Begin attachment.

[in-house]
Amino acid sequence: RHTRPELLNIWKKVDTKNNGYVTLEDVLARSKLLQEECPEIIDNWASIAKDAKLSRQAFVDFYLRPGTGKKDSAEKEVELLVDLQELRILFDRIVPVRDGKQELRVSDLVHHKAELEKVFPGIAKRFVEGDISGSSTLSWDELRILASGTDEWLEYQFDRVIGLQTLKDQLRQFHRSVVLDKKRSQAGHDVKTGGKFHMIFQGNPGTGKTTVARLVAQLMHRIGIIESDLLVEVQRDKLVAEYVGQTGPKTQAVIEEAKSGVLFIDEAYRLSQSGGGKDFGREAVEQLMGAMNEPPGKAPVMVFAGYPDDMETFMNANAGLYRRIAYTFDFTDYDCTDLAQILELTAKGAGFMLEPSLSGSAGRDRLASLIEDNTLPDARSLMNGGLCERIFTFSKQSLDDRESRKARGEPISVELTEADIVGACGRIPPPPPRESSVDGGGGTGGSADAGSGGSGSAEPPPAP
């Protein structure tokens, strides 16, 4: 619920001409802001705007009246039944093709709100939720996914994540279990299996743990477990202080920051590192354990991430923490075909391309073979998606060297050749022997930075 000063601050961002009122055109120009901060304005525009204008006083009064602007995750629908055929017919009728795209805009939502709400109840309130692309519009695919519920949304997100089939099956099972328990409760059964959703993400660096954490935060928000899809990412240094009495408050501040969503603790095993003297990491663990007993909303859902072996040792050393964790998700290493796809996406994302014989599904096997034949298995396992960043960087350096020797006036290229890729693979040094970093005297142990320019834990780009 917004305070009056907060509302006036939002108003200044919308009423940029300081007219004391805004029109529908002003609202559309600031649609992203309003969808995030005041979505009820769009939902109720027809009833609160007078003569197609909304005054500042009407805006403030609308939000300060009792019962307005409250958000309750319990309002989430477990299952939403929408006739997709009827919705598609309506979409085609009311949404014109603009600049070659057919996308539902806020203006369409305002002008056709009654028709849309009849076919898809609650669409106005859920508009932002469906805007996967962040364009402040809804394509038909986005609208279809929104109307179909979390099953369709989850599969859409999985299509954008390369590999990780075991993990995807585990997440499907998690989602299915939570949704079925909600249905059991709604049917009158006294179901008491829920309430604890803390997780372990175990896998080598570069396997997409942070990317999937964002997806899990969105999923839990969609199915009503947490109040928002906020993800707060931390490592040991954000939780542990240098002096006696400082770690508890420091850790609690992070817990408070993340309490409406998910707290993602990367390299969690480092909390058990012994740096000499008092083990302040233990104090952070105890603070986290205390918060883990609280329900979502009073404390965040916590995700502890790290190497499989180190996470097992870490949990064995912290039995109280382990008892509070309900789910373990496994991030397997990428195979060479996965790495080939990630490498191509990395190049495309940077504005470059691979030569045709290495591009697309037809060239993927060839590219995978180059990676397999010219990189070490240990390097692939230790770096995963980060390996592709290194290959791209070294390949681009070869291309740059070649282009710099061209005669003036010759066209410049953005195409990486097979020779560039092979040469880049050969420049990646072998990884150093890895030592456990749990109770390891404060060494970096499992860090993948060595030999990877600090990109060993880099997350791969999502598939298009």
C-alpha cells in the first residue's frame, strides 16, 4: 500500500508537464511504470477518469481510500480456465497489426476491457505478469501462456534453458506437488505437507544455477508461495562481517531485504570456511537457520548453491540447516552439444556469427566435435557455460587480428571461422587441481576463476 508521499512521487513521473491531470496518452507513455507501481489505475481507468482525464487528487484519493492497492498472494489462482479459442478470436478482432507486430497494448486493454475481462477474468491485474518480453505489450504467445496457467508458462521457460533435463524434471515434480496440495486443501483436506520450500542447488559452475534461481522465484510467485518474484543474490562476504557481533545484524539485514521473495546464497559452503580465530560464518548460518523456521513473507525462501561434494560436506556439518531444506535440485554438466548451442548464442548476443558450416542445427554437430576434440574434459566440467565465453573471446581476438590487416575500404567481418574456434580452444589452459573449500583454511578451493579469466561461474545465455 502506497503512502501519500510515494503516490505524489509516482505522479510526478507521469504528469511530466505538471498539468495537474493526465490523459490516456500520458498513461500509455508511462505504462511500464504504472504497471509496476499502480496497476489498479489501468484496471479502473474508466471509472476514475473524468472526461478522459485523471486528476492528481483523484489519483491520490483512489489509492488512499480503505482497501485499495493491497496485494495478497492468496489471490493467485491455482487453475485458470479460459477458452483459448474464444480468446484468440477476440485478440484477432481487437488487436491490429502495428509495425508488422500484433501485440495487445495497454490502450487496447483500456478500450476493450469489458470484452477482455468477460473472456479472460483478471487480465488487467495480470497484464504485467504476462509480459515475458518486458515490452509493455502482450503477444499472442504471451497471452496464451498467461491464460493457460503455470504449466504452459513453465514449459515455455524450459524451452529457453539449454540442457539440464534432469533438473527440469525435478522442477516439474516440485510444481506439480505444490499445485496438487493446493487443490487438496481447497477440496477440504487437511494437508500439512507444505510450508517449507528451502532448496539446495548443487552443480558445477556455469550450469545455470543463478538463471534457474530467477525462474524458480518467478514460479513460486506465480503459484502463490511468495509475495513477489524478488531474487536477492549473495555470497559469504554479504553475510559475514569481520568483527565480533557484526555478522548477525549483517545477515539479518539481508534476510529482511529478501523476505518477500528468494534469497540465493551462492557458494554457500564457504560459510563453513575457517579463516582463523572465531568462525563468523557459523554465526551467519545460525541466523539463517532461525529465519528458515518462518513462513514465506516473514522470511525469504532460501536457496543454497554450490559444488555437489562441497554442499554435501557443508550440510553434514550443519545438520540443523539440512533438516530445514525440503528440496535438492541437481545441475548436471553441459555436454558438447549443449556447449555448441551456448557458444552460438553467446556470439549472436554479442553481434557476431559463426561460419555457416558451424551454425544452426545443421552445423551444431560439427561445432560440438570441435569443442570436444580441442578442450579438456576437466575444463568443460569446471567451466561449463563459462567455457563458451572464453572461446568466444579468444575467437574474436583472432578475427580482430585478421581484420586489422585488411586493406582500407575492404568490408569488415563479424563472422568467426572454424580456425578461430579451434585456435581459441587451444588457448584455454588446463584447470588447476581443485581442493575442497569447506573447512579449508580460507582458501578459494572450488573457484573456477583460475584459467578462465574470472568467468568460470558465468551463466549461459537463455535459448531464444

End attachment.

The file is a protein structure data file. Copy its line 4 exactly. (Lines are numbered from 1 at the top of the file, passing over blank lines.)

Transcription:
C-alpha cells in the first residue's frame, strides 16, 4: 500500500508537464511504470477518469481510500480456465497489426476491457505478469501462456534453458506437488505437507544455477508461495562481517531485504570456511537457520548453491540447516552439444556469427566435435557455460587480428571461422587441481576463476 508521499512521487513521473491531470496518452507513455507501481489505475481507468482525464487528487484519493492497492498472494489462482479459442478470436478482432507486430497494448486493454475481462477474468491485474518480453505489450504467445496457467508458462521457460533435463524434471515434480496440495486443501483436506520450500542447488559452475534461481522465484510467485518474484543474490562476504557481533545484524539485514521473495546464497559452503580465530560464518548460518523456521513473507525462501561434494560436506556439518531444506535440485554438466548451442548464442548476443558450416542445427554437430576434440574434459566440467565465453573471446581476438590487416575500404567481418574456434580452444589452459573449500583454511578451493579469466561461474545465455 502506497503512502501519500510515494503516490505524489509516482505522479510526478507521469504528469511530466505538471498539468495537474493526465490523459490516456500520458498513461500509455508511462505504462511500464504504472504497471509496476499502480496497476489498479489501468484496471479502473474508466471509472476514475473524468472526461478522459485523471486528476492528481483523484489519483491520490483512489489509492488512499480503505482497501485499495493491497496485494495478497492468496489471490493467485491455482487453475485458470479460459477458452483459448474464444480468446484468440477476440485478440484477432481487437488487436491490429502495428509495425508488422500484433501485440495487445495497454490502450487496447483500456478500450476493450469489458470484452477482455468477460473472456479472460483478471487480465488487467495480470497484464504485467504476462509480459515475458518486458515490452509493455502482450503477444499472442504471451497471452496464451498467461491464460493457460503455470504449466504452459513453465514449459515455455524450459524451452529457453539449454540442457539440464534432469533438473527440469525435478522442477516439474516440485510444481506439480505444490499445485496438487493446493487443490487438496481447497477440496477440504487437511494437508500439512507444505510450508517449507528451502532448496539446495548443487552443480558445477556455469550450469545455470543463478538463471534457474530467477525462474524458480518467478514460479513460486506465480503459484502463490511468495509475495513477489524478488531474487536477492549473495555470497559469504554479504553475510559475514569481520568483527565480533557484526555478522548477525549483517545477515539479518539481508534476510529482511529478501523476505518477500528468494534469497540465493551462492557458494554457500564457504560459510563453513575457517579463516582463523572465531568462525563468523557459523554465526551467519545460525541466523539463517532461525529465519528458515518462518513462513514465506516473514522470511525469504532460501536457496543454497554450490559444488555437489562441497554442499554435501557443508550440510553434514550443519545438520540443523539440512533438516530445514525440503528440496535438492541437481545441475548436471553441459555436454558438447549443449556447449555448441551456448557458444552460438553467446556470439549472436554479442553481434557476431559463426561460419555457416558451424551454425544452426545443421552445423551444431560439427561445432560440438570441435569443442570436444580441442578442450579438456576437466575444463568443460569446471567451466561449463563459462567455457563458451572464453572461446568466444579468444575467437574474436583472432578475427580482430585478421581484420586489422585488411586493406582500407575492404568490408569488415563479424563472422568467426572454424580456425578461430579451434585456435581459441587451444588457448584455454588446463584447470588447476581443485581442493575442497569447506573447512579449508580460507582458501578459494572450488573457484573456477583460475584459467578462465574470472568467468568460470558465468551463466549461459537463455535459448531464444